Steve Reich, Music for 18 Musicians, on the basis of The Edge of the American West’s recommendation. Actually, that’s not 100% true: I wouldn’t have bothered to look into the Reich piece had I not already been obsessed with another of Reich’s works (viz., Tehillim / The Desert Music). Both are trance-like and beautiful.

On the basis of that same EotAW review, I’d like to get an MP3 version of Philip Glass’s Symphony No. 9, but there doesn’t seem to be such a thing.

The latest This American Life is bananas

See here.

I’d like to call out a couple things:

  1. What the guy says about the plane arriving to rescue them: “In my head … you wanna start singing the national anthem … corniness aside, this is awesome: we live in a country that can do this.” I couldn’t help it: I was patriotically moved. Looking at it in a more wonky way, you can think of a society as an insurance policy; the Coast Guard here is insurance against getting hurt at sea. (Lane Kenworthy goes into this in Social Democratic America.) I like to think of my society insuring me in all kinds of ways. And I love living in a country that can do that.
  2. The entire Alan Simpson thing. I won’t spoil it by explaining any of what goes on. You can listen to Act 2 if you’d like. It’s just bananas.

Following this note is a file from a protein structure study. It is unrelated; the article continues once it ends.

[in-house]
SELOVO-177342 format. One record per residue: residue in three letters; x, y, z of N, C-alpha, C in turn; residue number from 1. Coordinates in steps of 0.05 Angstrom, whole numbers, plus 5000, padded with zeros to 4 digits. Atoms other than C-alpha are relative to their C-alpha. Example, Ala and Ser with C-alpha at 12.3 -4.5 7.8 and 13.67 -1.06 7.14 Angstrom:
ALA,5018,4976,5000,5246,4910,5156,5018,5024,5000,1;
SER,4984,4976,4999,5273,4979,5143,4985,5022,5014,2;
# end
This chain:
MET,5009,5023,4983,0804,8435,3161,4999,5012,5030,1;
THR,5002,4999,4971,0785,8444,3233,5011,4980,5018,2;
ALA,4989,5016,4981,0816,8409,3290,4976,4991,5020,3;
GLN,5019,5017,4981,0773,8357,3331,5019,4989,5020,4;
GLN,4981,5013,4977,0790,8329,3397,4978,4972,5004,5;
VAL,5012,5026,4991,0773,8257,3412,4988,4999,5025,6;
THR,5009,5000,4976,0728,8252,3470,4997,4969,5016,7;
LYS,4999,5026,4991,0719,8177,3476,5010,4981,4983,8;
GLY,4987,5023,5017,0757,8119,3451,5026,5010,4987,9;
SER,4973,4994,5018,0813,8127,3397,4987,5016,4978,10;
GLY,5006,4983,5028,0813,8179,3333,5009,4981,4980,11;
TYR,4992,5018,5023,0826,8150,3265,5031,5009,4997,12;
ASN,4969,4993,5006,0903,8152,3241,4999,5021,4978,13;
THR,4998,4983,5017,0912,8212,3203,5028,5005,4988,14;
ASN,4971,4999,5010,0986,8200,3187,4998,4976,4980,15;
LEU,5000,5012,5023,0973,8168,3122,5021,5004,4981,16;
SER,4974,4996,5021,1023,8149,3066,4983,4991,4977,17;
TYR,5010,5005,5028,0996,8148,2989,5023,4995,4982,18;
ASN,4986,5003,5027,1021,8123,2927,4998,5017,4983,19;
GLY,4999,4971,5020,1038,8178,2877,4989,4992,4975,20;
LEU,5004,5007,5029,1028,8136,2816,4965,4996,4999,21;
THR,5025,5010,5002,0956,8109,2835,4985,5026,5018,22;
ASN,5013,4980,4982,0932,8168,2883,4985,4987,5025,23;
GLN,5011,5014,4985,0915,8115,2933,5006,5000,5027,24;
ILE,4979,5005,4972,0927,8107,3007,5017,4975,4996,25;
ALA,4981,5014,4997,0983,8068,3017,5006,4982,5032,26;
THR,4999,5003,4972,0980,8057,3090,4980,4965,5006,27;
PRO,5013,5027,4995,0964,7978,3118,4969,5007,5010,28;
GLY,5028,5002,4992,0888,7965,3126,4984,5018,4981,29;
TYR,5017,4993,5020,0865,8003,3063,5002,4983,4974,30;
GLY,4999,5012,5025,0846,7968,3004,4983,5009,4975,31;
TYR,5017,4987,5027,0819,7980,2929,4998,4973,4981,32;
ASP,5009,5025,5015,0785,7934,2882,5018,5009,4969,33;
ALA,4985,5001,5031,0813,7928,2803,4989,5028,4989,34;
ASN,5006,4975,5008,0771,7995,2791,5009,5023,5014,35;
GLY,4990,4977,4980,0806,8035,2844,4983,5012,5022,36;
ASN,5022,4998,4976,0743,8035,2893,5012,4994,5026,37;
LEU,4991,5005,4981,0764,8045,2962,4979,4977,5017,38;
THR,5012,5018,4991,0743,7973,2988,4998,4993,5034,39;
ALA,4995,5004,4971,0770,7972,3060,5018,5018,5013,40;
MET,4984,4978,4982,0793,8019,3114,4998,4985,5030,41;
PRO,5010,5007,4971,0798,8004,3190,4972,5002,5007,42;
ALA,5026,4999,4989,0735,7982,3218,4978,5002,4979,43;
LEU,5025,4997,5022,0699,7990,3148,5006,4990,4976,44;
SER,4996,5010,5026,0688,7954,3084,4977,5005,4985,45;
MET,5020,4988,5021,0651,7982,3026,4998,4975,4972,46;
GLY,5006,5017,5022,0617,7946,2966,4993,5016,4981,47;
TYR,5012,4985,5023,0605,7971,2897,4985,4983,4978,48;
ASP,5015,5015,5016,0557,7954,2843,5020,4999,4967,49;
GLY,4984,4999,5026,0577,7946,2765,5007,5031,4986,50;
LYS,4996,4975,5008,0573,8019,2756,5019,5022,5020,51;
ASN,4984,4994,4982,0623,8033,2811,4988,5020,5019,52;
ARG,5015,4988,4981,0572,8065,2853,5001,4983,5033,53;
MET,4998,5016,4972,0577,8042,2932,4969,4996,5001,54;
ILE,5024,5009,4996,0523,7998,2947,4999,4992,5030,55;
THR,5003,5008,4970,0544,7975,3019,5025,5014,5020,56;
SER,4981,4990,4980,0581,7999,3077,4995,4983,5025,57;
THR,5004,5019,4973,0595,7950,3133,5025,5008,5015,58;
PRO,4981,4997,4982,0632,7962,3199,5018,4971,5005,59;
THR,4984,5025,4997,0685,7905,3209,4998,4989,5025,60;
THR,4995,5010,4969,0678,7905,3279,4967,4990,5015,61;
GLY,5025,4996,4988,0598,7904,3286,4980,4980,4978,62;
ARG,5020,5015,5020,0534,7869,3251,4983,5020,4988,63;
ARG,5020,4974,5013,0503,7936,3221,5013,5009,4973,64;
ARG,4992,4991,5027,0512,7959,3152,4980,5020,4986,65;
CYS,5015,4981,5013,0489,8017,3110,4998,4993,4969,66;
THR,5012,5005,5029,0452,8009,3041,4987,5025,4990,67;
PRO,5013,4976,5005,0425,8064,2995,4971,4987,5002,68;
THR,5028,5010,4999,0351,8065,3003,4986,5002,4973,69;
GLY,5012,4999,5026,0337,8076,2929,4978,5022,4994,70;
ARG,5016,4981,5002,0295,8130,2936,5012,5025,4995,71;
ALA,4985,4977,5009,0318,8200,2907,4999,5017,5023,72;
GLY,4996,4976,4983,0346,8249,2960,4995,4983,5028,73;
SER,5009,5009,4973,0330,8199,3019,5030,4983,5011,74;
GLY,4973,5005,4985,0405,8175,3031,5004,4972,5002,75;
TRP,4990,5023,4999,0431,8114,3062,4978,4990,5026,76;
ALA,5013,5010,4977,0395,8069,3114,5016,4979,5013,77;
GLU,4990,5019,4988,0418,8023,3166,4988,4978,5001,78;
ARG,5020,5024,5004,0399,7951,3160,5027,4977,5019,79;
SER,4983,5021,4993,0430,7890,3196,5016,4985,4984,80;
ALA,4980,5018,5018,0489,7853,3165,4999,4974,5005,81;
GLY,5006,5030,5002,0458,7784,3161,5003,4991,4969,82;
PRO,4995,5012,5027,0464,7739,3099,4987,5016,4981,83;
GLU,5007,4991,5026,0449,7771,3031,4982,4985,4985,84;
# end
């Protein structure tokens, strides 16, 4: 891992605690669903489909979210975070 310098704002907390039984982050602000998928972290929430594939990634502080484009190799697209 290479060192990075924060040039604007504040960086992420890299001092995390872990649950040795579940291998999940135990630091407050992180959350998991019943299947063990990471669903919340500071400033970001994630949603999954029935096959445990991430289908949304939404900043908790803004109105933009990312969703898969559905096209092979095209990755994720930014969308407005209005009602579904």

Metrics for affordable cities

This Atlantic Cities piece measures which metro areas are the easiest for middle-income folks to buy homes in. They define this by the fraction of homes that the median earner in the city could buy, assuming this earner stays within sensible limits for what he spends on a home. That is, the earner is expected to spend 31% or less of his income on a home. I never know whether the 31% number there refers to gross or net. Again, people often make the mistake of considering their homeownership decision outside the context of the rest of their finances. You want your whole financial picture, including retirement savings and so forth, to be healthy, not just your homeownership picture.

But setting that aside: by this measure, Boston is not very affordable. If you take even the looser standard of the fraction of homes that are affordable if the head of household (love that Victorian label) has a college degree, then Boston ranks 93rd out of 100.